Interview by Alison Kervin for the Radio Times
“It’s a critique of social incompetence, but all the scripts have their roots in credibility”
“If you get bandwidth on this, you’ve got maple syrup on your waffle at the get-go,” says Siobhan Sharpe, Head of Brand for the London 2012 Olympics. She runs her hands through her hair, smiles to herself, and looks over at her colleagues as if she’s just said something profound and life-changing. They look back at her as if she’s stark raving mad. The truth is that no one ever understands what Sharpe’s talking about. It’s hard to imagine she understands what she’s talking about herself.
I’m on the set of BBC2’s award-winning comedy Twenty Twelve, which returns for a three-part special this month, leading up to the Games. The mockumentary-style sitcom owes its success to clever, well-observed scripts by John Morton that blend the utterly insane with the entirely believable, and a cast who portray beautifully the madness and potential jeopardy involved in organising a major event.
Indeed, so close to the truth about Locog (the London Organising Committee of the Olympic and Paralympic Games) has the show come that it has been suggested that writer/director John Morton has a mole in the committee feeding him true stories. The show even had a storyline about the Olympic clock breaking down, just as the real Olympic clock broke down.
“No. Honestly, it’s all made up,” says Morton. “The clock thing was luck! I’m flattered that people think I might have guys inside feeding me lines, because presumably that means they think the show is realistic… but I don’t… not at all.”
The first three episodes of the show were screened to Locog at a breakfast meeting in a London hotel. “I assured them that I didn’t have spies in the camp and that I have gone out of my way to make sure that the characters aren’t based on real people. I’ve created titles that don’t exist, like Head of Deliverance. Everything is to one side of the real world. The show isn’t about the Olympic Games, it’s about human beings trying to interact and make things happen.”
There’s complexity as well as a lovely warmth in the characters Morton has created, which allows you to empathise with them even as they demonstrate, tirelessly, that they have no natural aptitude for the jobs they’ve been hired to do.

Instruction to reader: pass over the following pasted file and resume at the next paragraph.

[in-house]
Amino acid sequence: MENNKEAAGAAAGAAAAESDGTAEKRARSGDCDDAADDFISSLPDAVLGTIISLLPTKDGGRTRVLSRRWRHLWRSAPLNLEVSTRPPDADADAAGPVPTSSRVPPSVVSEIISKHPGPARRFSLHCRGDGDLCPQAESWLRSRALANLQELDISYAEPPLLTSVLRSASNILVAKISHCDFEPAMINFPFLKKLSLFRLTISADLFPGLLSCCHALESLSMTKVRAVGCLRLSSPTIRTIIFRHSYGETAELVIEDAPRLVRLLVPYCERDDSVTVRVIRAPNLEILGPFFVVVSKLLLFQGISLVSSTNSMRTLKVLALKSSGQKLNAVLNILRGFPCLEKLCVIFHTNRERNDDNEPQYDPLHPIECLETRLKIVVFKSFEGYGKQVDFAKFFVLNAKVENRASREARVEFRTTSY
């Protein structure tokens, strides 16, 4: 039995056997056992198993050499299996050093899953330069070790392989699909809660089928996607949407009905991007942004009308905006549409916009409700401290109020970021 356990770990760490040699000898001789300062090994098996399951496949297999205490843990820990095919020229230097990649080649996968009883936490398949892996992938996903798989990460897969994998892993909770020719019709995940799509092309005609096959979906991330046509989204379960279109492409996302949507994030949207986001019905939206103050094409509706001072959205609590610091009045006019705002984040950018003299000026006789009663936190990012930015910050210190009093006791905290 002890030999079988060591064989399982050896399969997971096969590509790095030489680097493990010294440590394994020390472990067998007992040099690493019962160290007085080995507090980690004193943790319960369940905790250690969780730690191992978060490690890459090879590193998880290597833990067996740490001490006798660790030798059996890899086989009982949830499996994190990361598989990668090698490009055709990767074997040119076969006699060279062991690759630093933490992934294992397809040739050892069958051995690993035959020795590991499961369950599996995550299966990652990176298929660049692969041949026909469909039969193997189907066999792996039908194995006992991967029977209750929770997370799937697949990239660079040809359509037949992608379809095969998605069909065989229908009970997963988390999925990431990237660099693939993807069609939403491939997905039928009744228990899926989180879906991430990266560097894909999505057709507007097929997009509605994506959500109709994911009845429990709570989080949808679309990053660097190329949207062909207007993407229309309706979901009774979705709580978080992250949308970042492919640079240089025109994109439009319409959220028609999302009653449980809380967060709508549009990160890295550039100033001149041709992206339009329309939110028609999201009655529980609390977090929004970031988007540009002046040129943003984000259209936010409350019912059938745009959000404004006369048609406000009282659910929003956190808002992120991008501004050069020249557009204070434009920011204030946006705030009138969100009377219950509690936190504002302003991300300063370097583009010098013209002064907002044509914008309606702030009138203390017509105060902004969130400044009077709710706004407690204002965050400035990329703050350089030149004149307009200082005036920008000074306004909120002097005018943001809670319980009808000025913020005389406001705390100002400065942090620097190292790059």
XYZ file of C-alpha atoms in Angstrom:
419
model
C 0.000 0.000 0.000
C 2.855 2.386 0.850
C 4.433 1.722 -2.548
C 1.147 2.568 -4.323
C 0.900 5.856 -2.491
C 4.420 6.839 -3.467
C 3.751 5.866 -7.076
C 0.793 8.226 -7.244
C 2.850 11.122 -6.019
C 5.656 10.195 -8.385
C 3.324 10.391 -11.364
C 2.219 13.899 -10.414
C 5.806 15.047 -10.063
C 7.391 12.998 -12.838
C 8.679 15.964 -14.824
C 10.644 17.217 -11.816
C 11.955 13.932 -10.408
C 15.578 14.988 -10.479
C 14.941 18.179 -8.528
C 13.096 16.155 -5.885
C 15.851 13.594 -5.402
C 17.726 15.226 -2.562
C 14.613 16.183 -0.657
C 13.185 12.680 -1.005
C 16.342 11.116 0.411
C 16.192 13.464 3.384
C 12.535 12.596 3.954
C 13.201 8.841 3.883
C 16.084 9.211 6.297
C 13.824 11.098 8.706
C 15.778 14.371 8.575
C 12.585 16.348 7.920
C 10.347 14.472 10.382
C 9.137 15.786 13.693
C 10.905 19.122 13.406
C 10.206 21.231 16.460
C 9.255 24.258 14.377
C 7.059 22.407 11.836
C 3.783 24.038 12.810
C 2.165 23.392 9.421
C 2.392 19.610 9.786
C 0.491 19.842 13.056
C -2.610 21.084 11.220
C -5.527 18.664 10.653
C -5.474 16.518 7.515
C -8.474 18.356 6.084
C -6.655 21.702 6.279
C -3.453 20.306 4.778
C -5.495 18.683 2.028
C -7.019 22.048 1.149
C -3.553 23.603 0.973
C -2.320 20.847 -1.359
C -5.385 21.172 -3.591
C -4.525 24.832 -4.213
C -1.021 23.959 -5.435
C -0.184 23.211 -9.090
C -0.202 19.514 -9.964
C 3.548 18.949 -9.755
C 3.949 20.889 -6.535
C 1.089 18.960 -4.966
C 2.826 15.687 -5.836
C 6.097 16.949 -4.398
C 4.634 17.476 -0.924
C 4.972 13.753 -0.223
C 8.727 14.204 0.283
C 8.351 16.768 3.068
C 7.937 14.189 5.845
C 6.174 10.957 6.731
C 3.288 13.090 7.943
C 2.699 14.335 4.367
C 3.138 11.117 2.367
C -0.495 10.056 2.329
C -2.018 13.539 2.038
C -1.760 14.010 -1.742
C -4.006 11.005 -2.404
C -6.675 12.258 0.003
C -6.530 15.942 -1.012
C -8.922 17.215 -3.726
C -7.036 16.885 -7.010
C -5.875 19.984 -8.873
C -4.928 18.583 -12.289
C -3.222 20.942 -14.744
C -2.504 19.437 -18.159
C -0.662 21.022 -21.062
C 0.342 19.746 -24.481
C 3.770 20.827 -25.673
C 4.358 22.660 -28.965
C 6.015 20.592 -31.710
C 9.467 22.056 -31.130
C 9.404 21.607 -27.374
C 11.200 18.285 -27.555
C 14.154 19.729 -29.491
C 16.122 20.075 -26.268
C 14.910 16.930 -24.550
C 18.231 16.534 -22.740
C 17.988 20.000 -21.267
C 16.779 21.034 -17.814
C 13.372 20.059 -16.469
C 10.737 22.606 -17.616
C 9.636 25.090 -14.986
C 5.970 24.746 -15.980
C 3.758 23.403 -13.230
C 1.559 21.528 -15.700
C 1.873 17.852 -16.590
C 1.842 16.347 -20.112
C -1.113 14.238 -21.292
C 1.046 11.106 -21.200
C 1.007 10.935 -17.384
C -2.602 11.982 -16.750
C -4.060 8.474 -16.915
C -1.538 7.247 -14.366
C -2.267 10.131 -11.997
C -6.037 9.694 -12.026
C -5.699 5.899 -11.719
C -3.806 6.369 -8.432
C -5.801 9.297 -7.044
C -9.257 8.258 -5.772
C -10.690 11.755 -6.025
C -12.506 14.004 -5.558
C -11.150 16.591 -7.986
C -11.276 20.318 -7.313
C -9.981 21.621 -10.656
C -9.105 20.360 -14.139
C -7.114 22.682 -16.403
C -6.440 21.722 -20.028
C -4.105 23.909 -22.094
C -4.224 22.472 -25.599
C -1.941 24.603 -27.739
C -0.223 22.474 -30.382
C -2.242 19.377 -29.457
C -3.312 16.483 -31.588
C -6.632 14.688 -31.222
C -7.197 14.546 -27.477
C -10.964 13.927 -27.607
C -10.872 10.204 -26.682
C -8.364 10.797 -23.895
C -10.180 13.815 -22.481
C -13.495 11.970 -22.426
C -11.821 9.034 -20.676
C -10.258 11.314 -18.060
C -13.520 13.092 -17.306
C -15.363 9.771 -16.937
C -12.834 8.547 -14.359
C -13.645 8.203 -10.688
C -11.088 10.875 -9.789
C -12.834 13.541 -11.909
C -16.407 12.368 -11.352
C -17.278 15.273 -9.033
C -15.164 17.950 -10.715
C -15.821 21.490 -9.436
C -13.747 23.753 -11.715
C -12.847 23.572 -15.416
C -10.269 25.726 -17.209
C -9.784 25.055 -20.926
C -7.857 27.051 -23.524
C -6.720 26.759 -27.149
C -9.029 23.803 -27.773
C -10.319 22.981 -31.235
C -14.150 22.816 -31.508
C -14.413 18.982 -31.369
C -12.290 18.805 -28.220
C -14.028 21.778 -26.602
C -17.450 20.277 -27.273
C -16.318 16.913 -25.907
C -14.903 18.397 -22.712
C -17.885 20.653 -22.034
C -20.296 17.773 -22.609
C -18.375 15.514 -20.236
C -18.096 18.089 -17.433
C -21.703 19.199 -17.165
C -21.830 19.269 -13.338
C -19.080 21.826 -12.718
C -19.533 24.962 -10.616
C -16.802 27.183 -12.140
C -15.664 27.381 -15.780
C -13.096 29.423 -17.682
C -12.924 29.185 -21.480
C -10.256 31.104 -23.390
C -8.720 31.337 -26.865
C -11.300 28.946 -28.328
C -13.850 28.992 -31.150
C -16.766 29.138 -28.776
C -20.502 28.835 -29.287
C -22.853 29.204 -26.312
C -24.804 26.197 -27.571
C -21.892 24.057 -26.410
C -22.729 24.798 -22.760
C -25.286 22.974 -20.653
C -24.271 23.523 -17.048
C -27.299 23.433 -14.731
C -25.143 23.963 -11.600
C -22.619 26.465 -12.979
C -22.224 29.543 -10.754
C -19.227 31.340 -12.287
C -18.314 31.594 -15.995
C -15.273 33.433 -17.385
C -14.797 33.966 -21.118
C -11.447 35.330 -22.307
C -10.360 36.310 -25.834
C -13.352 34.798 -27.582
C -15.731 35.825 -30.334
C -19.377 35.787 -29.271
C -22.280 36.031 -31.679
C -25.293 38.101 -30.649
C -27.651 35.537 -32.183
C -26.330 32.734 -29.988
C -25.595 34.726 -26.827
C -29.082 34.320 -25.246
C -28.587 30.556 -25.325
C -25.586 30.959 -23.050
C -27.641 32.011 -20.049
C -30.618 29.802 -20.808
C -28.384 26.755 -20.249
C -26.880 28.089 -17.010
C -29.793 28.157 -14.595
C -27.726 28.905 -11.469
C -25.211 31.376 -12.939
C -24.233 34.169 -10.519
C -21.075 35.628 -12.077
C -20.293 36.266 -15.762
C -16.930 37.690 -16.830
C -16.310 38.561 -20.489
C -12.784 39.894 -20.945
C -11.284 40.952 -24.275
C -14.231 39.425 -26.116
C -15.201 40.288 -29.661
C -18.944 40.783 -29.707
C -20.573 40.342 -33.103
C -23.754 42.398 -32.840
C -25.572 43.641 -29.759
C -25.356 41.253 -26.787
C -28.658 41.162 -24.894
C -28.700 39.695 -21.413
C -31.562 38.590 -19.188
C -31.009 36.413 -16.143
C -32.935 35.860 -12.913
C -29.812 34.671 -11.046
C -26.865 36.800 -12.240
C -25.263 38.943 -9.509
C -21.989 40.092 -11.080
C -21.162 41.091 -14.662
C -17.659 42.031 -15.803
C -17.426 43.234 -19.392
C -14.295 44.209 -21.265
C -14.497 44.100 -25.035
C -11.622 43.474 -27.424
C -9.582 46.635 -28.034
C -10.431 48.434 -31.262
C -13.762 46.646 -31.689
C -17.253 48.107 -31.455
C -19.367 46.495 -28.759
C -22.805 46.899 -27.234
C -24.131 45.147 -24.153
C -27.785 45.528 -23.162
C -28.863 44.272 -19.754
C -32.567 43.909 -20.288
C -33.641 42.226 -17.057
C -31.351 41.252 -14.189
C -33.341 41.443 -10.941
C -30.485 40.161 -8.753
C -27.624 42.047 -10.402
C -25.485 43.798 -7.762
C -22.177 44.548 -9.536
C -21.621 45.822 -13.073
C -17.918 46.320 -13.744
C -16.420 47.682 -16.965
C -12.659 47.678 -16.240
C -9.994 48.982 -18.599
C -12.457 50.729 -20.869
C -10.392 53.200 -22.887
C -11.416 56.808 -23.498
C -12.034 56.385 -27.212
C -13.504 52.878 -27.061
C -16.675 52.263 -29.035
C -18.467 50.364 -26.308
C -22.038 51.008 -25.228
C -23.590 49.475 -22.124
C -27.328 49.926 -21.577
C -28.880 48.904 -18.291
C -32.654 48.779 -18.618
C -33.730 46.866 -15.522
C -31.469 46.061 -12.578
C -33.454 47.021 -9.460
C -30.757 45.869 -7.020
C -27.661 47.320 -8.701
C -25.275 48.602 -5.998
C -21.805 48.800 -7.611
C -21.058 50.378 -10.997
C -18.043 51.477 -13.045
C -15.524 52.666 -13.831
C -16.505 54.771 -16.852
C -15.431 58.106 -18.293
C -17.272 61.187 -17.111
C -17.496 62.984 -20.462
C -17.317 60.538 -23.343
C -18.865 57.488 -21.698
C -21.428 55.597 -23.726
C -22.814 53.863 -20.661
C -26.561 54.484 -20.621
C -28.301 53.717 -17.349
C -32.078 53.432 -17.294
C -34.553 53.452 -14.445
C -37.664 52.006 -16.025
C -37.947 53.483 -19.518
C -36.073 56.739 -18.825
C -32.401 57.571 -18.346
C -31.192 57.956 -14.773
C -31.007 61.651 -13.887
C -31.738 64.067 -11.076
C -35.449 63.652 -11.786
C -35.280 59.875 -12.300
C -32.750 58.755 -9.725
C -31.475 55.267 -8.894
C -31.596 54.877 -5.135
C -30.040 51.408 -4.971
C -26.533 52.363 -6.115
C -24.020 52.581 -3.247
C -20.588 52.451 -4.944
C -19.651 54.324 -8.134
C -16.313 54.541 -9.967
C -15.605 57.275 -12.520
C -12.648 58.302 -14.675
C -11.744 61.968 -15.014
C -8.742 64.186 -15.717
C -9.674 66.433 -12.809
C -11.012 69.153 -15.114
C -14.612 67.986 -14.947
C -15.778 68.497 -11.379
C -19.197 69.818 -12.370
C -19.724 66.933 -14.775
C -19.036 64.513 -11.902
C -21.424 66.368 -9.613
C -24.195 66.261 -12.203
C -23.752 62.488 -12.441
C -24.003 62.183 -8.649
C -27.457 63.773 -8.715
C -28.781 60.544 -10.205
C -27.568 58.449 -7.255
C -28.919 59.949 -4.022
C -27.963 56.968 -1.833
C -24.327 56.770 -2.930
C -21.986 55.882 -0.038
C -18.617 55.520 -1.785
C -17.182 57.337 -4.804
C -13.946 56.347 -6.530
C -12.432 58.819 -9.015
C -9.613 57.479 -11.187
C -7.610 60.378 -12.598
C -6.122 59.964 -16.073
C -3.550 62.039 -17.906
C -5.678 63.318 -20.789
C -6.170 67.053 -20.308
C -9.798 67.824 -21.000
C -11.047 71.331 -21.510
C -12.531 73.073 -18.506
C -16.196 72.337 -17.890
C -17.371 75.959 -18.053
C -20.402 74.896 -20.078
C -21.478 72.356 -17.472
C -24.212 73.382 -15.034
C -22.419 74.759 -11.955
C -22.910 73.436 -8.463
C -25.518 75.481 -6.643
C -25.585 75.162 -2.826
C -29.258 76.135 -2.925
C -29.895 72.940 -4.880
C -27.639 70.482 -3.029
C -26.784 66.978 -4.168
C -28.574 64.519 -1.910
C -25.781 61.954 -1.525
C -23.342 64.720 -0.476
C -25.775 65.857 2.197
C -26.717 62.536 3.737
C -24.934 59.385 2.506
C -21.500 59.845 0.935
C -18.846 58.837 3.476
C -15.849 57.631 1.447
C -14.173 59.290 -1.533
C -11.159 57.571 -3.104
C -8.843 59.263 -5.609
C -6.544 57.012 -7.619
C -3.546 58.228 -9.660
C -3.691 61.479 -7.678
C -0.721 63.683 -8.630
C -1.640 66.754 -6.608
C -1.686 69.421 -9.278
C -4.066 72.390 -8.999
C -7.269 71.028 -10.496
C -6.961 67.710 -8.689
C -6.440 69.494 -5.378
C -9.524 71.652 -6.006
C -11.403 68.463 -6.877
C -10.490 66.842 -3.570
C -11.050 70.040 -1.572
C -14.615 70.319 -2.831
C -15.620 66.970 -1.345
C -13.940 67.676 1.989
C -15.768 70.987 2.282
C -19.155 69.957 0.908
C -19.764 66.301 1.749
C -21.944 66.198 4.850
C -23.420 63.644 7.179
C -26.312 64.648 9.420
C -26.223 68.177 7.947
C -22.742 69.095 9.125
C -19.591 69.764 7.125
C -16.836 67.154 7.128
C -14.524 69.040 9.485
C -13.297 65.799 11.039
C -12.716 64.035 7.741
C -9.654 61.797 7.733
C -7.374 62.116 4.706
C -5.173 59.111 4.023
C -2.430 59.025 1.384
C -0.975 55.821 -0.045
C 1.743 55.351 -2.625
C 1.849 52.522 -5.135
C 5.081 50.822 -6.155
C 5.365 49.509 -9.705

Sharpe, played by Jessica Hynes, is the archetypal fluffy and waffly public relations officer, while Hugh Bonneville plays Ian Fletcher, the forbearing Head of Deliverance, in a lovely, understated manner. Amelia Bullmore plays Kay Hope, Head of Sustainability, who refuses to have anything to do with “legacy” and insists that her role is focused on “sustainability”.
“The issues of legacy and sustainability appear on the Olympics website and they are concepts that are so fundamental to the organising committee that I thought I’d look at them further… not to knock them, but to gently probe,” says Morton. “I printed off a list of what each of those titles meant, then realised you could swap the list round and they would be equally relevant. I just don’t know what the difference between them is.
“When you realise that they both mean exactly the same thing, but no one is acknowledging that, it can become quite funny. It’s the detail that’s funny – the humour is all in the detail.”
“The programme is all about people being lost in their own confusion. They can’t admit that they don’t know what they’re doing, and that provides endless comic opportunity,” says Bullmore.
She says that one of her favourite scenes from the new episodes is when she and Sharpe are planting an acorn in order to grow a sustainable oak. Sharpe is supposed to have the acorn but realises she’s forgotten it, so they have to hope the world’s press, gathered for the occasion, don’t notice that they’re not planting an acorn at all. “It’s just so silly and ridiculous, and really enjoyable to do,” says Bullmore. “The sort of scene you do and laugh throughout. It’s a joy to work with material that’s so funny.”
Bonneville says he has a great deal of affection for Ian, the hapless character he plays. “It’s brilliantly written,” he says. “The grasp of management-speak is very good. Nobody is prepared to admit their inexperience in a big organisation, so there’s a sense of people whistling in the dark and doing their best to avoid disaster while the wheels are in danger of wobbling at any moment.”
But it’s Sharpe who may be the most absurd of the whole piece. “She means no harm to anyone, but she spends all her time talking in jargon and business-speak – so much so there’s a real absurdity to it,” says Hynes.
“Much of what she’s saying is meaningless, she makes no sense at all,” Hynes continues. “Like so many successful businesswomen, Siobhan is determined never to acknowledge or admit any sense of defeat or weakness. Her greatest skill is for taking other people’s ideas and making them her own. And talking nonsense… she’s good at that.”
“The series parodies an archetype,” she continues. “The Olympic world gives the whole piece a current edge, but the characters are timeless – they would fit in any big company, or an organisation like the NHS or local government.”
“One of John Morton’s great skills is clouding what we mean and don’t mean/know and don’t know, so that we can talk and talk and talk without saying anything,” Says Bonneville. “The show is a critique of social incompetence, but all the scripts have their roots in credibility so it works.”
Bonneville says that he was a sports fan before playing Fletcher, but is now more excited by the prospect of the Games after his involvement in the show. “I’ve managed to get tickets to the women’s 100m, through the ticket draw. I applied for beach volleyball tickets as well – I can’t think what it is about that sport that appeals – but I didn’t get those tickets.”